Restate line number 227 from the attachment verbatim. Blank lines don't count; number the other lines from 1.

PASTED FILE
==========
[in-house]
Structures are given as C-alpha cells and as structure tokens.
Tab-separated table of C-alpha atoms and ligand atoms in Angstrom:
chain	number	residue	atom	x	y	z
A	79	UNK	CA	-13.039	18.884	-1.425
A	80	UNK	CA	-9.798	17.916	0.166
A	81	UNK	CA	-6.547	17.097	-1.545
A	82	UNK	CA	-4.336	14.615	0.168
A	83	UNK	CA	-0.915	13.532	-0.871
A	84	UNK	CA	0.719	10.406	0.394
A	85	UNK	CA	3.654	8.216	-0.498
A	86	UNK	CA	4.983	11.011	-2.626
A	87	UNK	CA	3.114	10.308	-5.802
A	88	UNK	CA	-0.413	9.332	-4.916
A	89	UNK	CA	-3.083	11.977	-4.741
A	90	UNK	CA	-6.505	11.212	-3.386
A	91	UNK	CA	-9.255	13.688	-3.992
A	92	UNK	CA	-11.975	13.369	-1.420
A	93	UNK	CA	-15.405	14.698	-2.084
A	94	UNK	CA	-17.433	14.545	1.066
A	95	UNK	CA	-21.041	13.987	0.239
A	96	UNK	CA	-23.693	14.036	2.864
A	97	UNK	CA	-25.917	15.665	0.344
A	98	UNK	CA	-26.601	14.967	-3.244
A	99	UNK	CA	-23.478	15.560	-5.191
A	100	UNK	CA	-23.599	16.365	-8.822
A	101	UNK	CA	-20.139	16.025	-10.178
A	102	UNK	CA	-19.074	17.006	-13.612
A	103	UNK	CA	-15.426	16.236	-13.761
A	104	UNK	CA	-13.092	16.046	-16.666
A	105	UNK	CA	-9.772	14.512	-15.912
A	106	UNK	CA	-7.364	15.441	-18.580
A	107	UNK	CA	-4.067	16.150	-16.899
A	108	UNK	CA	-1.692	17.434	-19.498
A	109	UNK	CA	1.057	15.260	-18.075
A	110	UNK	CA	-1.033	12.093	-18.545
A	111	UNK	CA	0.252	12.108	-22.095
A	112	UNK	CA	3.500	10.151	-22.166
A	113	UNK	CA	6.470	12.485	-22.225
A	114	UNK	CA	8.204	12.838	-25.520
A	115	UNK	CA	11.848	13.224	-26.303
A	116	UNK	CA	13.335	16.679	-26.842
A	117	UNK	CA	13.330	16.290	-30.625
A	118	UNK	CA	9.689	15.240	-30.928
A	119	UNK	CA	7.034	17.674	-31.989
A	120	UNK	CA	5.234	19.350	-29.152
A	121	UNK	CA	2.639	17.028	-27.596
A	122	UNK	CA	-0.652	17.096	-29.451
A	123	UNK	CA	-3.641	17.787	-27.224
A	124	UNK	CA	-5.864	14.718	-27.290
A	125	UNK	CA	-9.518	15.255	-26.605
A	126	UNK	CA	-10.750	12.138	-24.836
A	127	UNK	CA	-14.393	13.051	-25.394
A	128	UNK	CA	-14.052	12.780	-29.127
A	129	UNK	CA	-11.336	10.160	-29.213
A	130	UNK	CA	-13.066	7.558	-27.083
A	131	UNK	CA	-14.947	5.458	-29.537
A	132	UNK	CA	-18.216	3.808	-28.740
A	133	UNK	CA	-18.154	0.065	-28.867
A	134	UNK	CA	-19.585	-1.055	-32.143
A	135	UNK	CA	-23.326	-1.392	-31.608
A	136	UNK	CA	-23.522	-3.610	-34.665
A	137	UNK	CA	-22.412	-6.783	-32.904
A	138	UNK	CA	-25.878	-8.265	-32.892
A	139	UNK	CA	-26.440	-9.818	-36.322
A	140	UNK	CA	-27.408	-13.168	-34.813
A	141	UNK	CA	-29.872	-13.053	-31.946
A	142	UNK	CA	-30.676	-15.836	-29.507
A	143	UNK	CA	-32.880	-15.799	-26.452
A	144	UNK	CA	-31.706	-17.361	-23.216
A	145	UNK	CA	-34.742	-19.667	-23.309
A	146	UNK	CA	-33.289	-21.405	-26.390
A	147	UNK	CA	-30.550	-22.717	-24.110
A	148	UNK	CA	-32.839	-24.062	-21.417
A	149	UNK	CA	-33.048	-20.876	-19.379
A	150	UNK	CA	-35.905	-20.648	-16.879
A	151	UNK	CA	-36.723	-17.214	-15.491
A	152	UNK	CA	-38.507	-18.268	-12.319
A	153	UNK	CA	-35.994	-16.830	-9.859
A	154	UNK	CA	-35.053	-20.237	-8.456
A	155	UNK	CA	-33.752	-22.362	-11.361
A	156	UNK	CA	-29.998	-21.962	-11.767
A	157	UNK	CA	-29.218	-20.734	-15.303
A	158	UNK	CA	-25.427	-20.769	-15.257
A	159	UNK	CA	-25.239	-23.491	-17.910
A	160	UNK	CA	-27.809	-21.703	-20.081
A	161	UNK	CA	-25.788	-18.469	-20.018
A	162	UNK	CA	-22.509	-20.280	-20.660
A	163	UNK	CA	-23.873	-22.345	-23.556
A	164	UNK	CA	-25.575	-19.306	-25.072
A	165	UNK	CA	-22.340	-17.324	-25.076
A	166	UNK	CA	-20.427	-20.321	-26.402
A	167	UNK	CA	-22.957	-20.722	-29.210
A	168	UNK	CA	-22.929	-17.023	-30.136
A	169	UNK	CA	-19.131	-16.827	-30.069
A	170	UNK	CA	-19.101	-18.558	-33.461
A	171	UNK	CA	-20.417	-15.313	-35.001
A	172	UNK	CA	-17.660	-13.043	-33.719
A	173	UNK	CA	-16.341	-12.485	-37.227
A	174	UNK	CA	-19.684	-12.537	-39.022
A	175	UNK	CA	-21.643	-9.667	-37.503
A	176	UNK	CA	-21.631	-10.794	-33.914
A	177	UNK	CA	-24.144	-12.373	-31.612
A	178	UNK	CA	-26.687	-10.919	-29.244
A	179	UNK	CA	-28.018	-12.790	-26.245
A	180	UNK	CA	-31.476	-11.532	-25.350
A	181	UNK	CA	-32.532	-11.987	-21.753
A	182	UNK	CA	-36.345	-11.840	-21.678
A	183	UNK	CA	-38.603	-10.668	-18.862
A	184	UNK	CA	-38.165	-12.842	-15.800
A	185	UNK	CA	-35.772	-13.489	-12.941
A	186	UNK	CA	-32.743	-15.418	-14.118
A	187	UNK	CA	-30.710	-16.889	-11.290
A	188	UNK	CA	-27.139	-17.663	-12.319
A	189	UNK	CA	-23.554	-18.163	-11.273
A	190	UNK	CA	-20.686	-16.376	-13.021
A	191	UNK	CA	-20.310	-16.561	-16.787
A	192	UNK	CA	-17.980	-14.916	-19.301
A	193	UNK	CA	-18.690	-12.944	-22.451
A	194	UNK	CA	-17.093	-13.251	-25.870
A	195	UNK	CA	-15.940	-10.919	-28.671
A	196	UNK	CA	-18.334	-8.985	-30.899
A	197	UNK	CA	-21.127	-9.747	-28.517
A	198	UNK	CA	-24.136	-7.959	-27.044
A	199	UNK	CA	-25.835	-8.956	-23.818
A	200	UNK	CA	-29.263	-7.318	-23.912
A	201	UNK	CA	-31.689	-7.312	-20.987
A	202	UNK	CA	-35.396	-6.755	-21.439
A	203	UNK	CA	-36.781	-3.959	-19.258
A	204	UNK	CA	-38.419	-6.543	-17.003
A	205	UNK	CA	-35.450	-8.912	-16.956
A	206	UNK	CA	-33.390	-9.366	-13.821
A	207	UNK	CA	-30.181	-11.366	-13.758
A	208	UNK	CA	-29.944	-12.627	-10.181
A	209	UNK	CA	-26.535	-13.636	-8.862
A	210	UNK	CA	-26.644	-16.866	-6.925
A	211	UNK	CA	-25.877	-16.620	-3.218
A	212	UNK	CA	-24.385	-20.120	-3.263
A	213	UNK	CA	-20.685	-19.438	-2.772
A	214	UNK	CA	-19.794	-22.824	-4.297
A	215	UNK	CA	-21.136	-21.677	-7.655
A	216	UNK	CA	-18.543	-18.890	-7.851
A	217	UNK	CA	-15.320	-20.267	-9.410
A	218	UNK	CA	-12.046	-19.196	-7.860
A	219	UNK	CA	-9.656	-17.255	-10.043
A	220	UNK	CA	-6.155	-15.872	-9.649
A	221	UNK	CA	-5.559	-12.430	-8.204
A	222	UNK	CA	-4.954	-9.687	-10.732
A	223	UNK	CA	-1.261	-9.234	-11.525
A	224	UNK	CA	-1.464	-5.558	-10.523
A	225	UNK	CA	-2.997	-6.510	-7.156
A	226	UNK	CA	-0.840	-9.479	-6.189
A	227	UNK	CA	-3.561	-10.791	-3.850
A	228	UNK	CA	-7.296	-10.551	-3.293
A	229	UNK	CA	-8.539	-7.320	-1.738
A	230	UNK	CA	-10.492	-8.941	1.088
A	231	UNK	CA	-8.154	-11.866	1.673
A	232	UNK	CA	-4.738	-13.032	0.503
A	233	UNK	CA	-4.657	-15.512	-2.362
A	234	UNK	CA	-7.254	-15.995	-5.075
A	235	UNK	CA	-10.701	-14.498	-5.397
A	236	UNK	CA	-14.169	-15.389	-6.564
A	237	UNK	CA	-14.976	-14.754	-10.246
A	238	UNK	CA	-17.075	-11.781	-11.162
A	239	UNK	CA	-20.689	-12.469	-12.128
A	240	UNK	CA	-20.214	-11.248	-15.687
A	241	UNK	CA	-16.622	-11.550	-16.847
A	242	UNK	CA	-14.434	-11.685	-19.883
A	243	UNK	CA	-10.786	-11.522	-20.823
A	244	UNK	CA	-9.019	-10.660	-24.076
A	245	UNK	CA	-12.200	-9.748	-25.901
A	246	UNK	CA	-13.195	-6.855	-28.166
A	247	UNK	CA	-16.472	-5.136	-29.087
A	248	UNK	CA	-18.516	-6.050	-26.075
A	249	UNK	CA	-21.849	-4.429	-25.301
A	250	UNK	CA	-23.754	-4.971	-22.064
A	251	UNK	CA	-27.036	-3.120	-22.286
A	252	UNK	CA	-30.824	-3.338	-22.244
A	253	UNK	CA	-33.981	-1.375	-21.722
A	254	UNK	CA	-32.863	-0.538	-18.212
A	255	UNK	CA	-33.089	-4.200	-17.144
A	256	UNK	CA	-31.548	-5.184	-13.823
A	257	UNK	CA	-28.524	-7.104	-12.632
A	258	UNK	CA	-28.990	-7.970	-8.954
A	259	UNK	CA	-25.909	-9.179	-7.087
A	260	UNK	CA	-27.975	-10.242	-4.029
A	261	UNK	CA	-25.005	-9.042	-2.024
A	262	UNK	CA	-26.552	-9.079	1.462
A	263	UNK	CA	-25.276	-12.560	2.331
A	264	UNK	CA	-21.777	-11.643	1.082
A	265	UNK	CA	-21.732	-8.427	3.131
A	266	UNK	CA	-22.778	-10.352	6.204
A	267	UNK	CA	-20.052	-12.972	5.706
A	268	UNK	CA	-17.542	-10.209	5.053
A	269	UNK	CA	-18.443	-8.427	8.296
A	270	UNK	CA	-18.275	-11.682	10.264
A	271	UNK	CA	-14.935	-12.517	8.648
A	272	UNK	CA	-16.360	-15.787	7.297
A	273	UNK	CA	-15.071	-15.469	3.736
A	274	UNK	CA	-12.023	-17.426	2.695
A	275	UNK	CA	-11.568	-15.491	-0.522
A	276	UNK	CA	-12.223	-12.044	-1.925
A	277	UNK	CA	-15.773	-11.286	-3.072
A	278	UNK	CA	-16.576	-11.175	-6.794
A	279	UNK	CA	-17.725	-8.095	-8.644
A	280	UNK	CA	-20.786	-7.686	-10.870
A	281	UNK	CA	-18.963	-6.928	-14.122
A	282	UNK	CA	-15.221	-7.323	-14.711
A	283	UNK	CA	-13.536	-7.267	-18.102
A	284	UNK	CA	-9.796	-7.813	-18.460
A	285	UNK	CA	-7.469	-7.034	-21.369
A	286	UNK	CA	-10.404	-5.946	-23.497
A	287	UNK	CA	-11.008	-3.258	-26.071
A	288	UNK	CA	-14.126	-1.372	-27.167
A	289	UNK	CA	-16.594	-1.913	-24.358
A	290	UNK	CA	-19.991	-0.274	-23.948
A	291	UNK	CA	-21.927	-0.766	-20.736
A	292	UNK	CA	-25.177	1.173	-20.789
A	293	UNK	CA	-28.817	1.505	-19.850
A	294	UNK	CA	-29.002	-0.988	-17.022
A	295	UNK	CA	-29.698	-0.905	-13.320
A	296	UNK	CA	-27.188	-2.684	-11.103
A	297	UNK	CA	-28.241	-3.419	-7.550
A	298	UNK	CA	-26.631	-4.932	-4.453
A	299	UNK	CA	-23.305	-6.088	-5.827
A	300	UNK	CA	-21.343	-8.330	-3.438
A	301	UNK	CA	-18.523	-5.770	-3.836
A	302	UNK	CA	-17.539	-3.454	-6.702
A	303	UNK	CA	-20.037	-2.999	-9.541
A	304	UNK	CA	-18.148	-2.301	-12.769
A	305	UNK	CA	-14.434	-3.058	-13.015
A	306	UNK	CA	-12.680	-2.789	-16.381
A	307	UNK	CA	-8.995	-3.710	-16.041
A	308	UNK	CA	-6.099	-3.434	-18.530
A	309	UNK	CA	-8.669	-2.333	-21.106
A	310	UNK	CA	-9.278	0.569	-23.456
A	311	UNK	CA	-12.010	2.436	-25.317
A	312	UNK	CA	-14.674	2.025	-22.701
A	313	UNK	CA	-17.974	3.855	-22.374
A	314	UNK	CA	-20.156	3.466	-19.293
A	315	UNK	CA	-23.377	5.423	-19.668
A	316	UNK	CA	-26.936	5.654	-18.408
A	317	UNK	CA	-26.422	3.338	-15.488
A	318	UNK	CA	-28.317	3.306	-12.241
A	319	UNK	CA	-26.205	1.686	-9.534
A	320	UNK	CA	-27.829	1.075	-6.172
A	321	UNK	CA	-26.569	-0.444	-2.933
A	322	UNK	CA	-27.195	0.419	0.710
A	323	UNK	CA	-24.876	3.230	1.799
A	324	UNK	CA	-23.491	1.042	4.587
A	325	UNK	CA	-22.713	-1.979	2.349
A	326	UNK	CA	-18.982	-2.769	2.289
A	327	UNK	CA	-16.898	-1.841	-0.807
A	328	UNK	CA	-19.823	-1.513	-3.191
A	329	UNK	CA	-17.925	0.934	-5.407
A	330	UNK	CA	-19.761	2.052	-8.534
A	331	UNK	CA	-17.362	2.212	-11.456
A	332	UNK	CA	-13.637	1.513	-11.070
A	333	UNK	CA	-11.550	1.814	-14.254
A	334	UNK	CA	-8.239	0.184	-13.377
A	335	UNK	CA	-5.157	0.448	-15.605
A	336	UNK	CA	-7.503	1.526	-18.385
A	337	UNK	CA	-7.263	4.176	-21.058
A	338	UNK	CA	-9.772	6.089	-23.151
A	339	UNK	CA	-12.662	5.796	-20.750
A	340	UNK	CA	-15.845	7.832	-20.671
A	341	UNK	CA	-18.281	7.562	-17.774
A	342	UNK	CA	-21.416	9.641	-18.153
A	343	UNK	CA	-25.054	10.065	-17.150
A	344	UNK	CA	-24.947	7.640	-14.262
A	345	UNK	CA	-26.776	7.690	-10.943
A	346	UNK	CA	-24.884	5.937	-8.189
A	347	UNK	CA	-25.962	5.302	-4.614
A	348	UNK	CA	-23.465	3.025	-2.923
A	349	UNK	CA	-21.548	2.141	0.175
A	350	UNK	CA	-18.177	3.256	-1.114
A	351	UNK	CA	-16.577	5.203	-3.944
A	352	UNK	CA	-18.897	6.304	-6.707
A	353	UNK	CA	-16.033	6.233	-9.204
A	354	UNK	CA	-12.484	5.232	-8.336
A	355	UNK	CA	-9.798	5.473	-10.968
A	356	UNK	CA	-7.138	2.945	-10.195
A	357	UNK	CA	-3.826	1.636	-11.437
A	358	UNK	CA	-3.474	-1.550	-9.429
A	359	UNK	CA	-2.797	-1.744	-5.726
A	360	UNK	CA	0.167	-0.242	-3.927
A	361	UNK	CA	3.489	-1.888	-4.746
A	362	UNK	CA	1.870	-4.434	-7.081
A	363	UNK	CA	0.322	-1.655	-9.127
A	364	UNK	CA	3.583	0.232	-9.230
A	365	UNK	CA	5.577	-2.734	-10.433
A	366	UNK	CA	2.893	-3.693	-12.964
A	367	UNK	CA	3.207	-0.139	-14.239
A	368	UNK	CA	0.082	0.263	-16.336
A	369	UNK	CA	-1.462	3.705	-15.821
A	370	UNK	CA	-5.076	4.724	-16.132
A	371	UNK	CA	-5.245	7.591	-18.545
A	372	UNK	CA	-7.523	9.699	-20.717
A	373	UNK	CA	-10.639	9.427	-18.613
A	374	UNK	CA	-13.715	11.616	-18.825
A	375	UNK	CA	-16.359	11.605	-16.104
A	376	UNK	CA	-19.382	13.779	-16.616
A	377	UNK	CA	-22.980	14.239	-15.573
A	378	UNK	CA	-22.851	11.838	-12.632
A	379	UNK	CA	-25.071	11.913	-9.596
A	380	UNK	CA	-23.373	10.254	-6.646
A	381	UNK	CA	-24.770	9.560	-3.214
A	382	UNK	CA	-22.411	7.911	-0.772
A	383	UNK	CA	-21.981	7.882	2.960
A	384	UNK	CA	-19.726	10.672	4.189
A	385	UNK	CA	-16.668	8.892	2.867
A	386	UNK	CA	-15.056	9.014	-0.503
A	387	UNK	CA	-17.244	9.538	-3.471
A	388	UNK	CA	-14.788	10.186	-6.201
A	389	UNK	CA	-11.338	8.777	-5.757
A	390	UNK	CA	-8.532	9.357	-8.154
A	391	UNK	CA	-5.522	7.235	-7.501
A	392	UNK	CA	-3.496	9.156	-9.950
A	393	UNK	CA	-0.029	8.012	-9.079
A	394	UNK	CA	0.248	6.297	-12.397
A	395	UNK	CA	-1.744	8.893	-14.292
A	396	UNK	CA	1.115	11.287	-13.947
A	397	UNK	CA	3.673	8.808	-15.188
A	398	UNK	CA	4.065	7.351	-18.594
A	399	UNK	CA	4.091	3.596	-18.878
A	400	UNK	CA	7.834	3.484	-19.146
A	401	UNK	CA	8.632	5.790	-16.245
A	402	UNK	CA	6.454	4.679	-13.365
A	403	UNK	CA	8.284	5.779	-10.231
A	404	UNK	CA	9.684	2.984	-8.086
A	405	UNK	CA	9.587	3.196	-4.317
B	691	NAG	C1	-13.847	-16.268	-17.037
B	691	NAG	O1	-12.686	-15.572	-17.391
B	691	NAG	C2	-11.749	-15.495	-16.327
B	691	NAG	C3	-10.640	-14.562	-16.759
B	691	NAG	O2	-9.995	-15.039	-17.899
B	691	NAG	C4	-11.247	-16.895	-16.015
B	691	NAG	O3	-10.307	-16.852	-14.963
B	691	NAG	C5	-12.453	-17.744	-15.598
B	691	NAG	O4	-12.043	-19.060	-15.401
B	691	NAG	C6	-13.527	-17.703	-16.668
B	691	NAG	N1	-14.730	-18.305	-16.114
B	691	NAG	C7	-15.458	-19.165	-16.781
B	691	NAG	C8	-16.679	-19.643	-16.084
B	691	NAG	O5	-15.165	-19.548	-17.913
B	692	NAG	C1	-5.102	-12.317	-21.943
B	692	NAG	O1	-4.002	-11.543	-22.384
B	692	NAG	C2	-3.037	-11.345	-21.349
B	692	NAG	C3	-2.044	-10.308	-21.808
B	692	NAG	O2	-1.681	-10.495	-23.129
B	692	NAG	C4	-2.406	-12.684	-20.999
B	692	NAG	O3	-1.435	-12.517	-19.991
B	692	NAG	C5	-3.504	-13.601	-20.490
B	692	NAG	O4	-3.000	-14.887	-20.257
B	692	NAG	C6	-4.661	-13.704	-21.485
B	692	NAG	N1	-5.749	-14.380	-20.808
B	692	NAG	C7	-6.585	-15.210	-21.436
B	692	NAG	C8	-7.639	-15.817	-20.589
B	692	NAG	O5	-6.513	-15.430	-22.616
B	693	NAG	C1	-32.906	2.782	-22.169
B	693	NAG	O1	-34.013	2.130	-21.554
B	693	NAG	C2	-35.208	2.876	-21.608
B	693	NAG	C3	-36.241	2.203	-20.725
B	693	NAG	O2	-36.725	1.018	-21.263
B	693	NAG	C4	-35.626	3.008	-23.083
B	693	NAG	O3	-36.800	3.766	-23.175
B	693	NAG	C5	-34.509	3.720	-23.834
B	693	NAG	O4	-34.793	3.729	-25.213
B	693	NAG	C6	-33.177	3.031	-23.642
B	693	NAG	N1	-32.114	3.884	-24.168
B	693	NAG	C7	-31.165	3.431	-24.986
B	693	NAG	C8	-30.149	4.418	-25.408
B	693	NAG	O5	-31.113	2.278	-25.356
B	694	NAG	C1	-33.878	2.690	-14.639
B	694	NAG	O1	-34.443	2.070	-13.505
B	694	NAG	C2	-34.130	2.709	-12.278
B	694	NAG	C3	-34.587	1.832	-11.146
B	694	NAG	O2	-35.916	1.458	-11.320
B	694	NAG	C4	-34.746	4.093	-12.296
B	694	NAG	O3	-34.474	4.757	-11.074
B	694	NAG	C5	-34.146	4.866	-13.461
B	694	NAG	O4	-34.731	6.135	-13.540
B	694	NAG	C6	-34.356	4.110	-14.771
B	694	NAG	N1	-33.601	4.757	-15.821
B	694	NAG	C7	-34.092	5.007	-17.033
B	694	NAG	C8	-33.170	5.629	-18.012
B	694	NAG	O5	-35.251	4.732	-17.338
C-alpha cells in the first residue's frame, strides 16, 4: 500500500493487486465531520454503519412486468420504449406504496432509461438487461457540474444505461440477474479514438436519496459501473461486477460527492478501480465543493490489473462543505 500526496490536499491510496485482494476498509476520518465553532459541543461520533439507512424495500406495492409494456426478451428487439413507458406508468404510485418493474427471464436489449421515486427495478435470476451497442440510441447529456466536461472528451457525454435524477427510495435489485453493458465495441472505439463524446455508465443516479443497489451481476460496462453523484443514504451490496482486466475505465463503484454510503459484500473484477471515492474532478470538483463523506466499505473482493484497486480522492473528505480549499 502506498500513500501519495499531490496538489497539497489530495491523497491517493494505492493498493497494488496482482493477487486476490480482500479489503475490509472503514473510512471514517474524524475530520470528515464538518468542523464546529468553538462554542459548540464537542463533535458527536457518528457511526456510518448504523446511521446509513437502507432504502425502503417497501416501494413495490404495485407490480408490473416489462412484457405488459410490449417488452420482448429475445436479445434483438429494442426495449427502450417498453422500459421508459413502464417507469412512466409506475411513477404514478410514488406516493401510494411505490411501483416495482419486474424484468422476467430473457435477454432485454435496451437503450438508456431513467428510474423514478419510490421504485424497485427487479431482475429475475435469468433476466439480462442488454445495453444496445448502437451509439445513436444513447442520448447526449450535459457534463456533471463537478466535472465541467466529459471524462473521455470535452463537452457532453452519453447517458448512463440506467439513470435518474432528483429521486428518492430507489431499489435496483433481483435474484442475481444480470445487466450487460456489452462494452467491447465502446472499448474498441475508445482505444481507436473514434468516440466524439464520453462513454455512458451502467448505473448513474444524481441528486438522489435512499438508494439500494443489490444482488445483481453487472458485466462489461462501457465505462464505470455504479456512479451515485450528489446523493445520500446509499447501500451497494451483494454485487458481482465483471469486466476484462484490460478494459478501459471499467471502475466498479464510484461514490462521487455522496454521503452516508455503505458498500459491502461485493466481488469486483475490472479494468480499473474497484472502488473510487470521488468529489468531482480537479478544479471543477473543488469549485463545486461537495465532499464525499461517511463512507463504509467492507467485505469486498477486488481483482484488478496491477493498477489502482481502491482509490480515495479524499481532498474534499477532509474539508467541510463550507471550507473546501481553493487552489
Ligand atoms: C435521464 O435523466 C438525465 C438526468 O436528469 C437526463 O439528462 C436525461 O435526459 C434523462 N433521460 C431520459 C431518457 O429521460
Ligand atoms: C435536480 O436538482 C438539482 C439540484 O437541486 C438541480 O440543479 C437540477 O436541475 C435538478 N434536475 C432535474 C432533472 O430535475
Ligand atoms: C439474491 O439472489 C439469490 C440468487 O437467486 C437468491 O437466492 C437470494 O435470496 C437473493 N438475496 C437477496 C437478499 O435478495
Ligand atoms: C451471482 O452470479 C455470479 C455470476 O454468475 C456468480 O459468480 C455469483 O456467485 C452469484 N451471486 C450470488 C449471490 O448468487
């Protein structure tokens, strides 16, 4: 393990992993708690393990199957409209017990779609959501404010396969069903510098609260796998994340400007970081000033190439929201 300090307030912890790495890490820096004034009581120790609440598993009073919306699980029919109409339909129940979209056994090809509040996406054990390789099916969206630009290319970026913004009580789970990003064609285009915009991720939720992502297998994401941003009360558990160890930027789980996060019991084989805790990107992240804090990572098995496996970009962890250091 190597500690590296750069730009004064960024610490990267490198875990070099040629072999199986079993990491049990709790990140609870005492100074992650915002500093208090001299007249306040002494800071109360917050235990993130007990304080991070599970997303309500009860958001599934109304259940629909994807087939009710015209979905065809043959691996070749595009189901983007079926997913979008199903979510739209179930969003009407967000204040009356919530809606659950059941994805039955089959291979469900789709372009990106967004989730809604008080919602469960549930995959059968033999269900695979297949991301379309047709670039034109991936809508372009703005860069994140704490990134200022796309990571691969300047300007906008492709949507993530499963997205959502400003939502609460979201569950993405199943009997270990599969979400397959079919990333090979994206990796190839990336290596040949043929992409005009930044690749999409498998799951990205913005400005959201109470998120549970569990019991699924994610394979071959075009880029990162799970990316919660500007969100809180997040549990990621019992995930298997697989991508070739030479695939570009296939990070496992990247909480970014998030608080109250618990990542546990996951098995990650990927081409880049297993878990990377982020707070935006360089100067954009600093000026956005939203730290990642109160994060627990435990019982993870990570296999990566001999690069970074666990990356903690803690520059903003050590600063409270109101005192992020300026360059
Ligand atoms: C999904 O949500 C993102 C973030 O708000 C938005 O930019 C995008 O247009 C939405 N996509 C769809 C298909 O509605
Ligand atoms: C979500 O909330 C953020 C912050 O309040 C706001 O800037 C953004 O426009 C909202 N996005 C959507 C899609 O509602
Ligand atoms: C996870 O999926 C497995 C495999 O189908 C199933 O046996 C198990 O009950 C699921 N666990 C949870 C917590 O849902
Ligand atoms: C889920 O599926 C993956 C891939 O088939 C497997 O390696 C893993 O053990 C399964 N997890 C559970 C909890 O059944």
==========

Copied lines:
A	301	UNK	CA	-18.523	-5.770	-3.836